The tzitzit, the fringes, are a very important part of Jewish life.  We wear them either in the morning, or some where them all day as an undergarment.  We wear them on Shabbat and holy days.  The paragraph itself talks about them as reminders, tangible threads that will help guide us in the weaving of our lives, moment by moment, thread by thread.  Then there is the challenge of not “exploring after your heart or after your eyes that can lead you astray.”  It ends with the oft-used reminder about coming out from Egypt.

I want to envision a rainbow set of tzitzit, ones that unite and bind all of the Jewish souls in the shadows, from the four corners of the community that for too many years, and in many cases still, exclude them from communal life and acceptance.  I will say, that as social movements go, the ‘L’ and the ‘G’ in LGBTQ are seeing enormous leaps forward in a relatively very short time.  I stand here tonight to bring the the ‘B,’ ’T’ ‘Q’ tzitzit, and all the new letters that I don’t know yet, and all the letters yet to come, into the fold of our welcoming tallit, our shawl of love, compassion and justice.  May we not only see with our eyes, but with our hearts.  And may we not only cry in our hearts, but raise our voices loudly in support of human dignity, human rights, civil rights, equal rights, for all of God’s creatures.

Minorities throughout history have always suffered, as we Jews know all too well.  As we honor the struggle of the LGBTQ community this Shabbat, may we stand with all who are marginalized, all who are demonized, all who are judged, against all forms of racism, bigotry, homophobia, Islamophobia, and hatred of others for who they are.  The tzitzit, which represent Jewish values and the mission of our people, offer us the opportunity to embody the holiness we seek, reminding us of the kind of people we are striving to be, to push us towards ever increasing inclusion.

As an ally, I stand here today, in the safety and security of my white, male, upper middle class, successful, even Jewish, life, and want to be the light and love for all those not able to enjoy the comforts and privileges, seen and unseen, that I enjoy because of the traits I just listed.  I don’t have to think about my gender or sex or color every time I step out of my front door.  Ultimately, as an ally, I will work for the day when the same can be said for all of the trans women being killed, all of the gay people still being shunned, here in the U.S. and around the world, all of those beautiful souls that don’t necessarily conform to what our society says should be the norm, the acceptable, the legal, the moral, the ethical.  May the fringes remind us to love others, to accept others, to embrace others, and to seek to understand and empathize with others.  We don’t all have to agree on things, but we do all have to respect one another’s rights and dignity.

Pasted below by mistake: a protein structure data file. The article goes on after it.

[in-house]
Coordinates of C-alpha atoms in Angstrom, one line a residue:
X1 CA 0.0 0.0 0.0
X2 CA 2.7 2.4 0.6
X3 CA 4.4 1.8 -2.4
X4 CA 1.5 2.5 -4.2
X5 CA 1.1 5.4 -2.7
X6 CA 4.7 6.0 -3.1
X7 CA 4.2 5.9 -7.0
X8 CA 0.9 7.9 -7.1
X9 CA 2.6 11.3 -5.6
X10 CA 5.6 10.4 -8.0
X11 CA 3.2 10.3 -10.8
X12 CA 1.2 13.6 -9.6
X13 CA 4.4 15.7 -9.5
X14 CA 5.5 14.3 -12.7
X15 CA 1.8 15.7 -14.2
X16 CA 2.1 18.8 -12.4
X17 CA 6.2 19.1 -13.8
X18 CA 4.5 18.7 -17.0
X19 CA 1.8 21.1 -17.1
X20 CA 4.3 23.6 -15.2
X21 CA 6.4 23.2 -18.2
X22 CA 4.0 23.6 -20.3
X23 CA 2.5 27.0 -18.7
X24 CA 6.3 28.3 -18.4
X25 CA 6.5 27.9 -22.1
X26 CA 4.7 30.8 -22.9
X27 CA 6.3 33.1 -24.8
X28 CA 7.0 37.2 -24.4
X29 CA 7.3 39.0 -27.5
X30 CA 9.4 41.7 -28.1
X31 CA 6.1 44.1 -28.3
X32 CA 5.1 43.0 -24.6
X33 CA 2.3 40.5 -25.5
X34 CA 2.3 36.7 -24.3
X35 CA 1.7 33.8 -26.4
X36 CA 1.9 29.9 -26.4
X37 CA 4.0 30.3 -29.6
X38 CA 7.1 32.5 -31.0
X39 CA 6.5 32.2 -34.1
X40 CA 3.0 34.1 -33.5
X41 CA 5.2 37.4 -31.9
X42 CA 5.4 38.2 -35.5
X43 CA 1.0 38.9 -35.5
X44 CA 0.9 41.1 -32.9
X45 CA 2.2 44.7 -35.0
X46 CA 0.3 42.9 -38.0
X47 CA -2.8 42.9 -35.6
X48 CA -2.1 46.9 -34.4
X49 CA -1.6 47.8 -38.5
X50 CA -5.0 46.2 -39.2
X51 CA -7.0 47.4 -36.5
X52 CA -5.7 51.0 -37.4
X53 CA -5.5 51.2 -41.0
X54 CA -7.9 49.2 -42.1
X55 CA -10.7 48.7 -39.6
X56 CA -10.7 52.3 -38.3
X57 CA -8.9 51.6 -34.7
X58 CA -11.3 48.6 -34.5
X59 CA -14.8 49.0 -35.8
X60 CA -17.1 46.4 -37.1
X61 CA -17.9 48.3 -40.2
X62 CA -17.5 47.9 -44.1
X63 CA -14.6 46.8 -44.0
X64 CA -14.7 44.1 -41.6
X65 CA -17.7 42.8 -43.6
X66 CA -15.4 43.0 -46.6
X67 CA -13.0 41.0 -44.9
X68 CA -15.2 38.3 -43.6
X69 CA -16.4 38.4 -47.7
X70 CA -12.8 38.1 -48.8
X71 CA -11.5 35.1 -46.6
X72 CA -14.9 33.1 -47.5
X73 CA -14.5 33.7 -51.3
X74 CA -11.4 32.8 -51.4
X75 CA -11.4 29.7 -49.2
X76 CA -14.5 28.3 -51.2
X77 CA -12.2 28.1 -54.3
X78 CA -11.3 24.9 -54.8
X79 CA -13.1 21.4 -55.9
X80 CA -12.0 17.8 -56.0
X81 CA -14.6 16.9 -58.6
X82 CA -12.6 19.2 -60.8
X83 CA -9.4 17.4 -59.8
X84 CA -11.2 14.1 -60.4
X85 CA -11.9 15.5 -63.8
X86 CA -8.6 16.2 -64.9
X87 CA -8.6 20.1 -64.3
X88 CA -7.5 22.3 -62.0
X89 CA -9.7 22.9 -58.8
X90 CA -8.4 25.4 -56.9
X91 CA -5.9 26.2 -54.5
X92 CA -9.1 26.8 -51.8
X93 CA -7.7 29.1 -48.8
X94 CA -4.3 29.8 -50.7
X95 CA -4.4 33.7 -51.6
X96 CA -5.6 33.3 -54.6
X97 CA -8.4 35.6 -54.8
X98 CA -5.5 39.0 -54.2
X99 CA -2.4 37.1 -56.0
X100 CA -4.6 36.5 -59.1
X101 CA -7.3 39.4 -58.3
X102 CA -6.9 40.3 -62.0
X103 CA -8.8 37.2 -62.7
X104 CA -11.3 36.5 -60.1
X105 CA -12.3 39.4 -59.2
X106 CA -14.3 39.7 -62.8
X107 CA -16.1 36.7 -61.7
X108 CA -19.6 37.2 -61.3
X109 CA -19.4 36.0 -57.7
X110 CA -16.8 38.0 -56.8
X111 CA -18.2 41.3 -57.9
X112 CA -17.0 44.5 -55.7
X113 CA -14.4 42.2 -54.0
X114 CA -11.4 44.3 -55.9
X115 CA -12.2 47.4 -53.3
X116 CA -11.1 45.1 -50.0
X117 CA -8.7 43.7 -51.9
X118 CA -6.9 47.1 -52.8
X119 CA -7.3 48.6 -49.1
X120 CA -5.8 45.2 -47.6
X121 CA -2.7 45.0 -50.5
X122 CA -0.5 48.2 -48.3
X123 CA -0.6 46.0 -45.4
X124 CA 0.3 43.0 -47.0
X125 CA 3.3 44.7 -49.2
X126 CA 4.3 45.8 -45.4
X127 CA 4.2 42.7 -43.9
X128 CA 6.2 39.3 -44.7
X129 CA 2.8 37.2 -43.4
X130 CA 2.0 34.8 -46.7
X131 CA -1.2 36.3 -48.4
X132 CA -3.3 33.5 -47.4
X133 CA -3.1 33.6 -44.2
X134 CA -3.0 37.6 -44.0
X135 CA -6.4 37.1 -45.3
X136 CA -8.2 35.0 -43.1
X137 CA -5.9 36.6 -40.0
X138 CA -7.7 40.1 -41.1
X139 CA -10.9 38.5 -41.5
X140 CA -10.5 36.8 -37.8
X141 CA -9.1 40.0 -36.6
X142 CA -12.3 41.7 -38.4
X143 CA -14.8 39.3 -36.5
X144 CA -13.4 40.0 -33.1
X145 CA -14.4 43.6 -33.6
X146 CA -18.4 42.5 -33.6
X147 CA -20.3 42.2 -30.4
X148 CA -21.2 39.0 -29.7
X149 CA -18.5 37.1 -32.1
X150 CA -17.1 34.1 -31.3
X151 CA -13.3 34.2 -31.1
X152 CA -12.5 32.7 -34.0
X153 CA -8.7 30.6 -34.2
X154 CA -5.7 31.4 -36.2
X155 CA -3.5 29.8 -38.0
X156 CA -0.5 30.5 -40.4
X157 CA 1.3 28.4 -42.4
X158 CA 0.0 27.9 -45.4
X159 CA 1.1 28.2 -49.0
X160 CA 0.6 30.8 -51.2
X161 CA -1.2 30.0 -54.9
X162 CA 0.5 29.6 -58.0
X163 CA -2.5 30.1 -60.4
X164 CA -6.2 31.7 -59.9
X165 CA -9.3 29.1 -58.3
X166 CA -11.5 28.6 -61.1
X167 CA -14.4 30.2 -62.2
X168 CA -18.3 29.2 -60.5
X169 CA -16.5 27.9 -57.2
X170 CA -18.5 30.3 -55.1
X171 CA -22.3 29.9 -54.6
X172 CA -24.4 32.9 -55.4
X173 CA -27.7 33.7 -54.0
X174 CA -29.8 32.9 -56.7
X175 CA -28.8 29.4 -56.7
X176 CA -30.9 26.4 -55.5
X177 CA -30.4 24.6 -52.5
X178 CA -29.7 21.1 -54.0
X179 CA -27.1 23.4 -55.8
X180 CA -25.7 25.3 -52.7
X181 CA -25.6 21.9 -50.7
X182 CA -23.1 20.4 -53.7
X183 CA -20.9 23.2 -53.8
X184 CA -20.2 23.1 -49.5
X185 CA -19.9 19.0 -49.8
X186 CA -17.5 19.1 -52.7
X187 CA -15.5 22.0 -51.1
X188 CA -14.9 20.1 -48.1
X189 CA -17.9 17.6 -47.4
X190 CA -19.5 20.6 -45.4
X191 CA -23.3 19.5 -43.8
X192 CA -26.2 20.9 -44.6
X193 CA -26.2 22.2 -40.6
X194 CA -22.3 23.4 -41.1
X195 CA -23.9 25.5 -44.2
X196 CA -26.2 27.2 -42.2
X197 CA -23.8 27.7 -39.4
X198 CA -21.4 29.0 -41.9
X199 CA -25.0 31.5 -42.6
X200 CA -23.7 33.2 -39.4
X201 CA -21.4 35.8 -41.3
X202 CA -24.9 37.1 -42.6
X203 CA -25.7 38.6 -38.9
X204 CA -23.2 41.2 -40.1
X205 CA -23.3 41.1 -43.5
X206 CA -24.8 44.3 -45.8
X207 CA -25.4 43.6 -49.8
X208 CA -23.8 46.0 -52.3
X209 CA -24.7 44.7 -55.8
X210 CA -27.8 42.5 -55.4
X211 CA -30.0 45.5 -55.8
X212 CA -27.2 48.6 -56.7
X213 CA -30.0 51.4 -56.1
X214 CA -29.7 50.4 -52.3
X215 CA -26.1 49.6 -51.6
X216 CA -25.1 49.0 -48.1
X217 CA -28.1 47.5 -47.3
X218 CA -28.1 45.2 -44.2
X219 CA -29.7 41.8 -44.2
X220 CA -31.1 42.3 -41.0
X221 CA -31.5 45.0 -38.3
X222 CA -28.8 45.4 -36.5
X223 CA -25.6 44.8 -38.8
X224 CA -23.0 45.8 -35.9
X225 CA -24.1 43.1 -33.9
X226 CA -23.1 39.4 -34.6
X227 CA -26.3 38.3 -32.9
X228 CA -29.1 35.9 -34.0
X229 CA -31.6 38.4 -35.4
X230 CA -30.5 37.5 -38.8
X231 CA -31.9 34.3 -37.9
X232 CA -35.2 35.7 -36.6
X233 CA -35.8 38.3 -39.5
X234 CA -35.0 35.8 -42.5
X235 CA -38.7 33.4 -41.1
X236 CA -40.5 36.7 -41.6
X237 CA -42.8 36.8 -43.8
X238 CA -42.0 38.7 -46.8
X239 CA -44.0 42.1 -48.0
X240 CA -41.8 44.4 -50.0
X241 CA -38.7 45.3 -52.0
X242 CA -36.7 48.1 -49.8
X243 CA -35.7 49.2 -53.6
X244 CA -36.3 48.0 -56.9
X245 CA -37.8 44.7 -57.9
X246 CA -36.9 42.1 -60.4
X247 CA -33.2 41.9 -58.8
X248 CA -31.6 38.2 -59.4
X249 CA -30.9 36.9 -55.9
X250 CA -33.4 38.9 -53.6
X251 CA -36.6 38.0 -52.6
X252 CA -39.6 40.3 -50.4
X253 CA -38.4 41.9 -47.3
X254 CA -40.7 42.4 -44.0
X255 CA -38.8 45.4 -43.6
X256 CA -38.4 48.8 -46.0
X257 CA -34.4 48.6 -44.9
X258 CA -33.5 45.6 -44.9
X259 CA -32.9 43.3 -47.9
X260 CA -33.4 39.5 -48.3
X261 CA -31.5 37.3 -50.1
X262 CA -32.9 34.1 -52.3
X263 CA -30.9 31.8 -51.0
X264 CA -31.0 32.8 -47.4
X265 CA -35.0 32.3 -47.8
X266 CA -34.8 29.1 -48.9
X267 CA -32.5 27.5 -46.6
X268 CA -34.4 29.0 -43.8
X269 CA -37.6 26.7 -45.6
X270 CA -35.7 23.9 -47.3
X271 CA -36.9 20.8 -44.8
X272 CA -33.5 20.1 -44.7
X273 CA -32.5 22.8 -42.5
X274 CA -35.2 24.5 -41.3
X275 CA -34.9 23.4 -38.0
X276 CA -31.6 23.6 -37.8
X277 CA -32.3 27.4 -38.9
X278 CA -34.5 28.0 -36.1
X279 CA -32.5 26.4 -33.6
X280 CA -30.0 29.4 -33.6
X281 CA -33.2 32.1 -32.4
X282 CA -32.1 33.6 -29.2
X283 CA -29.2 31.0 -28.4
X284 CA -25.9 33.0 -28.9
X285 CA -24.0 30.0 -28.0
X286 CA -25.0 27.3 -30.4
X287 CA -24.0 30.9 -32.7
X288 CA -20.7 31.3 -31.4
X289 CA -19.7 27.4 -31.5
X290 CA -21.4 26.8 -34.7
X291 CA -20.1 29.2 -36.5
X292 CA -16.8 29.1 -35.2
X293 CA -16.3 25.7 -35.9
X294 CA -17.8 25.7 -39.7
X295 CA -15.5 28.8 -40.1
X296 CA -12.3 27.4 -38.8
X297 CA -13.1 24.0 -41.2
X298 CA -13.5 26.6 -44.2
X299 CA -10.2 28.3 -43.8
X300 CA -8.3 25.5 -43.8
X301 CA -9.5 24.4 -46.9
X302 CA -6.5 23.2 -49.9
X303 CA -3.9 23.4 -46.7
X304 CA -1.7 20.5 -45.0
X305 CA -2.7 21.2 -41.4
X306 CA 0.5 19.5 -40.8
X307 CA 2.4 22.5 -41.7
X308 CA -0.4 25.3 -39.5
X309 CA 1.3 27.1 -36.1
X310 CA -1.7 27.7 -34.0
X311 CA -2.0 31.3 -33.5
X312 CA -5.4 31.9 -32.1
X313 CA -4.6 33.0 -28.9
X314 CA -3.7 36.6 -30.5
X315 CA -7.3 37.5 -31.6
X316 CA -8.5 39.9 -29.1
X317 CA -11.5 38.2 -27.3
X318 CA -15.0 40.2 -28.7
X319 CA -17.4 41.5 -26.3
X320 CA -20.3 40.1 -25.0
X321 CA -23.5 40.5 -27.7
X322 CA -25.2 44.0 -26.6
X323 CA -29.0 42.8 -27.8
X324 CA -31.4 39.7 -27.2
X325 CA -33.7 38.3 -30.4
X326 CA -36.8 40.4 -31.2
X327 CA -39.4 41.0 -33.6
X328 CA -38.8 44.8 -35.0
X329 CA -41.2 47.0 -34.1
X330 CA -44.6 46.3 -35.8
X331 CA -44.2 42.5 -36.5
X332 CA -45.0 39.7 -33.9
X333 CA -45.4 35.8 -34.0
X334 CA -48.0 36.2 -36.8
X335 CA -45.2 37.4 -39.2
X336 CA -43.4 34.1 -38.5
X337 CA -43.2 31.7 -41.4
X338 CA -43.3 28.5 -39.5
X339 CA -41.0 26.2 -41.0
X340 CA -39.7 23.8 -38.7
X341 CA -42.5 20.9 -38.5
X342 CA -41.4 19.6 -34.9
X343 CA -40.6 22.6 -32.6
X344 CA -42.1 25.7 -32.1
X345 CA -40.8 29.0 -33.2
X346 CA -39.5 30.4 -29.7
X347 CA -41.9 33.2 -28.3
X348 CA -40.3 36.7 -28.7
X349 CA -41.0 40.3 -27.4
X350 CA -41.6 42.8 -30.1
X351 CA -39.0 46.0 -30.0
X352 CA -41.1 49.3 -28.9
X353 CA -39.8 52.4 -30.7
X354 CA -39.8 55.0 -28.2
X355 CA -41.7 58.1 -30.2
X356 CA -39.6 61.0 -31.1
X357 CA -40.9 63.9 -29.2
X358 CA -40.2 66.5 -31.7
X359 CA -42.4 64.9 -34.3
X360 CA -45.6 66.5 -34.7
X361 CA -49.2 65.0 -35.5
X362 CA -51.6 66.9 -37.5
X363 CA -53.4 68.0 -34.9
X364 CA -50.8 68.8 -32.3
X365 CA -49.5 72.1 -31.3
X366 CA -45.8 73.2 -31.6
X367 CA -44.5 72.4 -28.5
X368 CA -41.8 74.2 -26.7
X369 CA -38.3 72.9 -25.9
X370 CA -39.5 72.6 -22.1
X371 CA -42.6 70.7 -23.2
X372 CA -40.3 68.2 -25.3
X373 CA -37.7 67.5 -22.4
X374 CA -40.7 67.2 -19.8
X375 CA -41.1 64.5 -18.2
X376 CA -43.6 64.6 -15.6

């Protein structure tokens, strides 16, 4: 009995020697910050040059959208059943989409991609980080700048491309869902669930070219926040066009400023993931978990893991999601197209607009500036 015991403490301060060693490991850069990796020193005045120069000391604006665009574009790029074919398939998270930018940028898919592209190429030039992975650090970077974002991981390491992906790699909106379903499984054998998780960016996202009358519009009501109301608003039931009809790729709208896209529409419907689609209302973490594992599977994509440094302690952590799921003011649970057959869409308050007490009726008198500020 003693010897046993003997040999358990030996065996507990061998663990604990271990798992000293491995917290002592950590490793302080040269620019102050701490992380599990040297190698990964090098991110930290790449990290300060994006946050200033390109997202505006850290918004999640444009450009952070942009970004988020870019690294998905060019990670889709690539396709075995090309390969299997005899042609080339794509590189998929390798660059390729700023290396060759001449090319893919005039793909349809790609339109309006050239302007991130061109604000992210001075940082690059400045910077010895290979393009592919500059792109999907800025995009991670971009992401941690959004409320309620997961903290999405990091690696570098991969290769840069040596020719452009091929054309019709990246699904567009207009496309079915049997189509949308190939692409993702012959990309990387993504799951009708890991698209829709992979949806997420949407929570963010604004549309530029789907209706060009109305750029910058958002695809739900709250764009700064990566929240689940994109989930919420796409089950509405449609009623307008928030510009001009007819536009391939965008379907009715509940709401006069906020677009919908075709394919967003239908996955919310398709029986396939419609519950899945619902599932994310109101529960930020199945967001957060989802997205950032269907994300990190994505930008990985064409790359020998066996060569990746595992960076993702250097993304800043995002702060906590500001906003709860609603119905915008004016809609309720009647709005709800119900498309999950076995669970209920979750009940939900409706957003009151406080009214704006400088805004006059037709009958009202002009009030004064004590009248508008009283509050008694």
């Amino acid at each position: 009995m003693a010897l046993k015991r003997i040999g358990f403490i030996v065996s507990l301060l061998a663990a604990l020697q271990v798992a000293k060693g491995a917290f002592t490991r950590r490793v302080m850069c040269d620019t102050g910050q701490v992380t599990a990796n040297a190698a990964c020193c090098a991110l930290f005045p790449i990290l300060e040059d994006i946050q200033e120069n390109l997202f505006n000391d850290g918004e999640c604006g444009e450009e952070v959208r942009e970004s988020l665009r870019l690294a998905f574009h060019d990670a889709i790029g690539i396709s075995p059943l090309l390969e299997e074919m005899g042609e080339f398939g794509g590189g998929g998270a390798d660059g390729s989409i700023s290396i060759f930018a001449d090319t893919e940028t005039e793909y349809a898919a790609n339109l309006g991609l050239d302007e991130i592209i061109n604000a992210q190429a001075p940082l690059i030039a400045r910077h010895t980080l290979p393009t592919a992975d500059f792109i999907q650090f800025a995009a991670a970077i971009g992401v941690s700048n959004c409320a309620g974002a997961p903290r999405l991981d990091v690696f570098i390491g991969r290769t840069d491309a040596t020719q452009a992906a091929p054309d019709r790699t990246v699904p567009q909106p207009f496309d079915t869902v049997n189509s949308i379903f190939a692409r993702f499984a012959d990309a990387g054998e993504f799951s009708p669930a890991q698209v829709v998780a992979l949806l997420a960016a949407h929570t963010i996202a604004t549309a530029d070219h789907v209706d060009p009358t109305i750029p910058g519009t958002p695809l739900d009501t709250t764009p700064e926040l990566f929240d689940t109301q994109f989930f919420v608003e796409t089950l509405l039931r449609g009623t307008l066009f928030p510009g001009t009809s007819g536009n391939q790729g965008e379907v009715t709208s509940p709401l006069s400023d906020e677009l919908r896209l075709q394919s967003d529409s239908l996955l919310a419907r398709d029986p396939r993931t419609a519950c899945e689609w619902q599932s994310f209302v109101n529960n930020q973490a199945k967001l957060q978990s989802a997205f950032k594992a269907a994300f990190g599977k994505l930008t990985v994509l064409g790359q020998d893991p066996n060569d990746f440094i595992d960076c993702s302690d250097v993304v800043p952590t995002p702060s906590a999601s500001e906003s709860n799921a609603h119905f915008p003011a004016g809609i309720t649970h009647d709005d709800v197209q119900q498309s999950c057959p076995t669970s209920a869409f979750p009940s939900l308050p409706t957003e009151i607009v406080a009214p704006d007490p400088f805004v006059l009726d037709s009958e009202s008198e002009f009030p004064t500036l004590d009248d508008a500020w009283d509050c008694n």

Will LaVerne Cox, the actual transgender woman playing a transitioning man to woman on “Orange is the New Black,” change the way that we understand transgender people?  Maybe, maybe not. But is she helping to pave the way for the next generation? Absolutely. And the fact that a show about a women’s correctional facility, where gay and straight women; old and young women; black, white, brown and Asian women; rich and poor women; transgender, depressed, mute, mentally challenged women; all live together, form bonds, challenge each other, and ultimately accept one another for who they are, is one of the biggest shows on the air, seems to me to be progress in the cultural realm.  May we continue to expand our web of welcoming and acceptance, may those hidden become seen, may all of God’s creatures feel the love and warmth that we all deserve.  And may the next generation not be fighting the same battles we are.  Hazak v’amatz, shabbat shalom!

About the Author
Rabbi Joshua Levine Grater has been the spiritual leader of the Pasadena Jewish Temple and Center in Pasadena, California since 2003. He is an executive committee member of the Board of Directors for T’ruah: The Rabbinic Call for Human Rights, co-founder and co-chair of AFPI, Abrahamic Faiths Peacemaking Initiative and is co-chair of J-Street's Los Angeles Rabbinic Cabinet.